Blindness

Front Cover
Harcourt Brace & Company, 1999 - Fiction - 327 pages
197 Reviews
A city is hit by an epidemic of "white blindness" which spares no one. Authorities confine the blind to an empty mental hospital, but there the criminal element holds everyone captive, stealing food rations and raping women. There is one eyewitness to this nightmare who guides seven strangers-among them a boy with no mother, a girl with dark glasses, a dog of tears-through the barren streets, and the procession becomes as uncanny as the surroundings are harrowing. A magnificent parable of loss and disorientation and a vivid evocation of the horrors of the twentieth century, Blindness has swept the reading public with its powerful portrayal of man's worst appetites and weaknesses-and man's ultimately exhilarating spirit. The stunningly powerful novel of man's will to survive against all odds, by the winner of the 1998 Nobel Prize for Literature.

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There is no character development, nor a real plot. - LibraryThing
Saramago is a good writer! - LibraryThing
The premise, however, was unoriginal. - LibraryThing
The prose can go on for pages without a break. - LibraryThing
I was so disappointed with the ending. - LibraryThing
Two: Saramago's writing is fantastic. - LibraryThing

LibraryThing Review

User Review  - klburnside - LibraryThing

I kept falling asleep as I was reading this book, mostly because I was always tired, not because the book was boring. And I kept not using a bookmark so I always forgot where I was and ended up ... Read full review

LibraryThing Review

User Review  - CorinneT - LibraryThing

This is a highly symbolic novel, where, as Jose Saramago says himself, the human being has become blind to the pressing needs around, and is sending spacecrafts to the Mars to collect rocks, while ... Read full review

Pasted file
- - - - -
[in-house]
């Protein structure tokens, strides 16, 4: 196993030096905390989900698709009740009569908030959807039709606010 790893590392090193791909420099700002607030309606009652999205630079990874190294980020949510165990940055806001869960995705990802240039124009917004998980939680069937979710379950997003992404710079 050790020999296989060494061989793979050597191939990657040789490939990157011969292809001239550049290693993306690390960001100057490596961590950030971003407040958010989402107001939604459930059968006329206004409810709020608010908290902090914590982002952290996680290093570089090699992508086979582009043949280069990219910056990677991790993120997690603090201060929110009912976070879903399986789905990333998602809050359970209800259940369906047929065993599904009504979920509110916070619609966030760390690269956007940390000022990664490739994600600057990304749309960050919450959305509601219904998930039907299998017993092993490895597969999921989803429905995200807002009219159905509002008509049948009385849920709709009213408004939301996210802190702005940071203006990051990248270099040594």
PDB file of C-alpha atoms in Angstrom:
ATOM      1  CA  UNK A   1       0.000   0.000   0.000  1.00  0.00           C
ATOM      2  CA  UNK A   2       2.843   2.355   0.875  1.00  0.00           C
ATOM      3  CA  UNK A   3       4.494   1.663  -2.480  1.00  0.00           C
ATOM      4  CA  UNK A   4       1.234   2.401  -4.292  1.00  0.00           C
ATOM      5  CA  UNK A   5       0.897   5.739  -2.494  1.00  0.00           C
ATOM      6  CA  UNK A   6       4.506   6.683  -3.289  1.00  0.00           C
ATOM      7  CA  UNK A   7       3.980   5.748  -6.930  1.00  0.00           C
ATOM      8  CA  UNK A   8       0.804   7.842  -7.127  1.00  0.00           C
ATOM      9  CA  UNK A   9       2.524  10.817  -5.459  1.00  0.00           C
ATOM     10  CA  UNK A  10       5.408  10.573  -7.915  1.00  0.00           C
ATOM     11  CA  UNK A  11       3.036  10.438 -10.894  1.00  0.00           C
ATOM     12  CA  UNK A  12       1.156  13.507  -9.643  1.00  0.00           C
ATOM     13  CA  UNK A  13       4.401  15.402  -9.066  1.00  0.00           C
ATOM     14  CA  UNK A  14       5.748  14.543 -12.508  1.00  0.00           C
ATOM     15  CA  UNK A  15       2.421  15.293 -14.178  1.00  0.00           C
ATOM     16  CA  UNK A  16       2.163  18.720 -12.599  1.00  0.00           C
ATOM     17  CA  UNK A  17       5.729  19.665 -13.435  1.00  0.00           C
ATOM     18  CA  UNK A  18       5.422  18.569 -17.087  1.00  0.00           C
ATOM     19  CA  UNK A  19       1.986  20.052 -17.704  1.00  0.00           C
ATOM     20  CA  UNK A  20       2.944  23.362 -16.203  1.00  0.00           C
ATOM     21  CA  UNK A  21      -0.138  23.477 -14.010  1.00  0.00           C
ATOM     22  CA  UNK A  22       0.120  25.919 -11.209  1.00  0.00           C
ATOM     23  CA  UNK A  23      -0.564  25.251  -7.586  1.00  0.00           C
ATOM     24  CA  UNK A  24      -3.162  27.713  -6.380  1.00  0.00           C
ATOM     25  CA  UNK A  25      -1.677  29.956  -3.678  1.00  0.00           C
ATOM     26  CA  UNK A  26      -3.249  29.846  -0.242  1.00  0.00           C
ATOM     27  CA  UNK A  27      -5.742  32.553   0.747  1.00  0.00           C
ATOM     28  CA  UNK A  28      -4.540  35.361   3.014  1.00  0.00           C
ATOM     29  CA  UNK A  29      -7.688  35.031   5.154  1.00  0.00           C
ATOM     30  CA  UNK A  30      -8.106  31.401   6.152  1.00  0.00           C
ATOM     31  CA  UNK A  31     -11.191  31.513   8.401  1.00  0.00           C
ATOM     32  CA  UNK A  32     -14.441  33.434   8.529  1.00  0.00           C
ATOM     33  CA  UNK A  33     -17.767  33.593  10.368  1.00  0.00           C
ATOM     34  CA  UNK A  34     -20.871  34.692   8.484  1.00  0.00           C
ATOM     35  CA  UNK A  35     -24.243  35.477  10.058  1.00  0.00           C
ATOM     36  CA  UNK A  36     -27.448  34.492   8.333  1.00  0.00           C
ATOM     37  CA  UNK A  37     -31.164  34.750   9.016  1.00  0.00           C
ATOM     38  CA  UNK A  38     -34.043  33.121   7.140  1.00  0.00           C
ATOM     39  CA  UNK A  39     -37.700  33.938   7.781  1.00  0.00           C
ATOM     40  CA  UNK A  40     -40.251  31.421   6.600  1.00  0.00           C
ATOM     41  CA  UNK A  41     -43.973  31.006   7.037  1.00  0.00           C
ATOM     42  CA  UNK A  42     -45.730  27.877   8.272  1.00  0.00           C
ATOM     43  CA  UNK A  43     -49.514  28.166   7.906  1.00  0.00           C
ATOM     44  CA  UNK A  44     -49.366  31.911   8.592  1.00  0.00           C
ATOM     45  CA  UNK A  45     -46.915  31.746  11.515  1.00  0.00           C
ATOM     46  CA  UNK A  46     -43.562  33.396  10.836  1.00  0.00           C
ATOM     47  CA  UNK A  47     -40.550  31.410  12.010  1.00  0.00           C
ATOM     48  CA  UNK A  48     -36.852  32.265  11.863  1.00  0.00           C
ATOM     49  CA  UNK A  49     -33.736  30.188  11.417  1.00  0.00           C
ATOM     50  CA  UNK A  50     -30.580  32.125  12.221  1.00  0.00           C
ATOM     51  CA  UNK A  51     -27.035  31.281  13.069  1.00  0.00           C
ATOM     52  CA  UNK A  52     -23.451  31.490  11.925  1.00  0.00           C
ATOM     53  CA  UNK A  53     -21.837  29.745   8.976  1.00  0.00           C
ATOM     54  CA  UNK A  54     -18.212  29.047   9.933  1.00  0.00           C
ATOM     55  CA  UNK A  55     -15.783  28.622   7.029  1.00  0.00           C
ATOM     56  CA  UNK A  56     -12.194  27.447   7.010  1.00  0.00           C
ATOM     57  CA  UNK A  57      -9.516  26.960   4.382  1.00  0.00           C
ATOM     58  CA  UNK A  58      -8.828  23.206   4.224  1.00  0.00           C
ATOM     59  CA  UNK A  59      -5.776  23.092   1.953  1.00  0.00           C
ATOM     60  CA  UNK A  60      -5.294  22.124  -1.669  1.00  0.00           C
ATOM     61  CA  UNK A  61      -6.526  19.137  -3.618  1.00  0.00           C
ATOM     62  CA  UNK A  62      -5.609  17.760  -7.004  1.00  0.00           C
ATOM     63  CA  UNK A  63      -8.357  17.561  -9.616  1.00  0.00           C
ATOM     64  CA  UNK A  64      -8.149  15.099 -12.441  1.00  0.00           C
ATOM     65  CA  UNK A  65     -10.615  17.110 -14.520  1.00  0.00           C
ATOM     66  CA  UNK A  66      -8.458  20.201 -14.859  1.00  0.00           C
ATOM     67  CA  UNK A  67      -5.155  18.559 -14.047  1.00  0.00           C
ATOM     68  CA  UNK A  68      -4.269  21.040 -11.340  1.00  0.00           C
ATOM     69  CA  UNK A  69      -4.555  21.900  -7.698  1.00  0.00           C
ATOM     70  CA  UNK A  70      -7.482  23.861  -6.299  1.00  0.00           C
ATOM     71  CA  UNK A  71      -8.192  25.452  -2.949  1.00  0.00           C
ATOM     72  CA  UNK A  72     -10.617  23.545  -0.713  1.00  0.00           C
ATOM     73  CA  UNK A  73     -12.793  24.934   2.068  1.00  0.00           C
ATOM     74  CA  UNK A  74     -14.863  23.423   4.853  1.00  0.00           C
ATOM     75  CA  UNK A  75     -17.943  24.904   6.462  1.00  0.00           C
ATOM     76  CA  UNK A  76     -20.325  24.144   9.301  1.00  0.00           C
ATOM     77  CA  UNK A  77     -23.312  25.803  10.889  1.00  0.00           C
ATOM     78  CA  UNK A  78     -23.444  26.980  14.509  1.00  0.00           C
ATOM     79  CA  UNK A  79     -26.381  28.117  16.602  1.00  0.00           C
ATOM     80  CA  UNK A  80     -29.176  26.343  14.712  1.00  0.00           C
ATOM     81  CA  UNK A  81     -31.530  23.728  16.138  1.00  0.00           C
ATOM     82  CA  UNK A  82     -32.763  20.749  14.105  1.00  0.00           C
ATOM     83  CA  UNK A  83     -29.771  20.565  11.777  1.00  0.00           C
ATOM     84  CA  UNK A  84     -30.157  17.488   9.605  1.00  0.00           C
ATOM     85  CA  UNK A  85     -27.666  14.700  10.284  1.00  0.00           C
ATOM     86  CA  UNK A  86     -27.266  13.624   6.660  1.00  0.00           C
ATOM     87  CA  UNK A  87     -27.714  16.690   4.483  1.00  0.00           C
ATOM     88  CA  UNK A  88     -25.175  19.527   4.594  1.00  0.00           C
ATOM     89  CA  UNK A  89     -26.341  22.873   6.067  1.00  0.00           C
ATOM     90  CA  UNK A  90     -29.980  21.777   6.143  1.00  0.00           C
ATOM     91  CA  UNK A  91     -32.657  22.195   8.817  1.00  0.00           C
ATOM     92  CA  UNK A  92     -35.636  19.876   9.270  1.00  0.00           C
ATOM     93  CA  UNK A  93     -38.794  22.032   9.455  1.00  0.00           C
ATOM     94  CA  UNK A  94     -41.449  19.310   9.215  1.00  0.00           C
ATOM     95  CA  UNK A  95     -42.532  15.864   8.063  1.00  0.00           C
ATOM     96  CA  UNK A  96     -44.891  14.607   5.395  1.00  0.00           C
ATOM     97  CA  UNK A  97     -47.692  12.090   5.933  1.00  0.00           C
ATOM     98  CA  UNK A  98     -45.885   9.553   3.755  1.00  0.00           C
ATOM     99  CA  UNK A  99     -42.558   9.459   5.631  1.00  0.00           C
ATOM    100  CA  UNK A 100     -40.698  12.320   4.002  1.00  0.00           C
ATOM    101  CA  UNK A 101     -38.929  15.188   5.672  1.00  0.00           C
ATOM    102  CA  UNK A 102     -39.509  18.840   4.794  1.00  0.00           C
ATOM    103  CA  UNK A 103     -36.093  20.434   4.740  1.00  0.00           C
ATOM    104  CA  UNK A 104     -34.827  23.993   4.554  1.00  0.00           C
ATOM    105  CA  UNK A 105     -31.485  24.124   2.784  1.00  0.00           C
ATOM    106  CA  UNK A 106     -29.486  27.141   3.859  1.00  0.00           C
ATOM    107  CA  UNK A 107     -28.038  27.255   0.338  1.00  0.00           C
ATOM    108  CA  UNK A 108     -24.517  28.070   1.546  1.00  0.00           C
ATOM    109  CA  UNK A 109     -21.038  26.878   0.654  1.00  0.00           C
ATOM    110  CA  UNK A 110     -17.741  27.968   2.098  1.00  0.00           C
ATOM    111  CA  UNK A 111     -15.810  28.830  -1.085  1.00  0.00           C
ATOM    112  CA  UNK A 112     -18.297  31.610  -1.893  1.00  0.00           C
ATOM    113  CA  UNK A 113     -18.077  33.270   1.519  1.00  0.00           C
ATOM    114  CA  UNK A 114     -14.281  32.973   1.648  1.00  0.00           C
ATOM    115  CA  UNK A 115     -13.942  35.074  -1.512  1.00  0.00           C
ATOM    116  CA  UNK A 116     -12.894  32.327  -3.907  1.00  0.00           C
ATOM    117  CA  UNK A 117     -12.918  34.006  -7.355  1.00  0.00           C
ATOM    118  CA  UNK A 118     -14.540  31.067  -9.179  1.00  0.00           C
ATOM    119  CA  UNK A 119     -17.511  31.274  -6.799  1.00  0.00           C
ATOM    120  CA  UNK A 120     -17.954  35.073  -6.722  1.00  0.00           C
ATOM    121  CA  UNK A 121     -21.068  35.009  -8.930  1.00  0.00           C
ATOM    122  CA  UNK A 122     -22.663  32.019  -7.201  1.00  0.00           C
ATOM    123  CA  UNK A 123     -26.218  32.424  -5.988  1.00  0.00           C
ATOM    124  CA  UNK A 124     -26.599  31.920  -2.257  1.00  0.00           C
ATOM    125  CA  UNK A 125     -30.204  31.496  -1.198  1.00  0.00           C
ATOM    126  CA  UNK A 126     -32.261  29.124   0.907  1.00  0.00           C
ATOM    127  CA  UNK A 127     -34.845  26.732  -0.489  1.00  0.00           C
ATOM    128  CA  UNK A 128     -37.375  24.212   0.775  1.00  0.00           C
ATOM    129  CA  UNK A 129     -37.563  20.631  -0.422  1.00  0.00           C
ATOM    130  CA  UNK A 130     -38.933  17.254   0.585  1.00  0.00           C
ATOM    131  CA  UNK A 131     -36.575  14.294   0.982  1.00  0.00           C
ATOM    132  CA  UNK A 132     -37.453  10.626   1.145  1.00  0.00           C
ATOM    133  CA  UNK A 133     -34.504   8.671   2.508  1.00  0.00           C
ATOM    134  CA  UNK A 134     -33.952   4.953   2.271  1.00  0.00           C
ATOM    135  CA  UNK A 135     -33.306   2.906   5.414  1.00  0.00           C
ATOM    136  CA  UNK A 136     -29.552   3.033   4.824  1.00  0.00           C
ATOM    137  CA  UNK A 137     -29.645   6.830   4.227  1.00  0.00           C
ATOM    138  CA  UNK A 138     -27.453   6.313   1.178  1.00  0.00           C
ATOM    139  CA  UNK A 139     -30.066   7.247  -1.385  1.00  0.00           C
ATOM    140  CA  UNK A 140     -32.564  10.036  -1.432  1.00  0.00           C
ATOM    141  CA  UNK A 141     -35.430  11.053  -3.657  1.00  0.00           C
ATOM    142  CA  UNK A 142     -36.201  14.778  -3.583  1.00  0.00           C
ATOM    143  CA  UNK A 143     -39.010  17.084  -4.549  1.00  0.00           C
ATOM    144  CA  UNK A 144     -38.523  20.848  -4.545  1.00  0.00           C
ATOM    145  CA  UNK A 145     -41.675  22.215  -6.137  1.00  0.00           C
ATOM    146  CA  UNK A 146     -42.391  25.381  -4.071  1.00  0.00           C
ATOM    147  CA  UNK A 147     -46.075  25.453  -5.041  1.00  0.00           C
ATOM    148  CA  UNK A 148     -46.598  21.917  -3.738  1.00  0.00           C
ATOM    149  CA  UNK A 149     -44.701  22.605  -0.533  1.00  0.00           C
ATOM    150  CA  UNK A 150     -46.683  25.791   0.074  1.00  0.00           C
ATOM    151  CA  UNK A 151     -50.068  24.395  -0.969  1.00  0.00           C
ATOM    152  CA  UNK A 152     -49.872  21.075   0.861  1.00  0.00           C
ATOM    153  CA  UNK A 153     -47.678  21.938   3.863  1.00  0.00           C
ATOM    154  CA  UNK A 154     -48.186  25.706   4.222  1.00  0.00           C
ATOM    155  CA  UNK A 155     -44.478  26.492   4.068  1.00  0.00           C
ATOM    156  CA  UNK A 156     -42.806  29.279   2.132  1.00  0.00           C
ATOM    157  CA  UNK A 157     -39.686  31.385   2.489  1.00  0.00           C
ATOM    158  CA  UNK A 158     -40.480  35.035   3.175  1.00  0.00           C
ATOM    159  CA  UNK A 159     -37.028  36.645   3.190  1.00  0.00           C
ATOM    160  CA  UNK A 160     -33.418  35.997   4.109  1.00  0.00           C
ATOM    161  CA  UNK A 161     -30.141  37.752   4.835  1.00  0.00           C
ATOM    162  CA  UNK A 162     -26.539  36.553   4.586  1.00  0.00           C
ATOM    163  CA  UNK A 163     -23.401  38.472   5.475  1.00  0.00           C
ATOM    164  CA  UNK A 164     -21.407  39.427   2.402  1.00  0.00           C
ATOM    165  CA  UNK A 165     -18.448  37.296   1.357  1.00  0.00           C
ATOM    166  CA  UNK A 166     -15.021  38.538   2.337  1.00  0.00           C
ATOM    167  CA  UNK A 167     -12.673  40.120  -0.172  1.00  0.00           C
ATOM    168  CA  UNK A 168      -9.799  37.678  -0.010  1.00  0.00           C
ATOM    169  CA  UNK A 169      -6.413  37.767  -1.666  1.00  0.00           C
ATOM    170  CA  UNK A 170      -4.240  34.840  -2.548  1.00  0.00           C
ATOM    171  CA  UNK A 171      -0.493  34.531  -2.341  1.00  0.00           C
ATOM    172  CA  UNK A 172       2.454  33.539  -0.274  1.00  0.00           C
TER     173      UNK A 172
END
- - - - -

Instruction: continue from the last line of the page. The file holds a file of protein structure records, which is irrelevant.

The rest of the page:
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About the author (1999)

Josť Saramago was born on November 16, 1922. He spent most of his childhood on his parent's farm, except while attending school in Lisbon. Before devoting himself exclusively to writing novels in 1976, he worked as a draftsman, a publisher's reader, an editor, translator, and political commentator for Diario de Lisboa. He is indisputably Portugal's best-known literary figure and his books have been translated into more than 25 languages. Although he wrote his first novel in 1947, he waited some 35 years before winning critical acclaim for work such as the Memorial do Convento. His works include The Year of the Death of Ricardo Reis, The Stone Raft, Baltasar and Blimunda, The History of the Siege of Lisbon, The Gospel According to Jesus Christ, and Blindness. At age 75, he was awarded the Nobel Prize for Literature in 1998 for his work in which "parables sustained by imagination, compassion and irony, continually enables us to apprehend an elusory reality." He died from a prolonged illness that caused multiple organ failure on June 18, 2010 at the age of 87.

Giovanni Pontiero (1932 1996) was the ablest translator of twentieth century literature in Portuguese and one of its most ardent advocates. He was the principal translator into English of the works of Jose Saramago and was awarded the Teixeira-Gomes Prize for his translation of The Gospel According to Jesus Christ.

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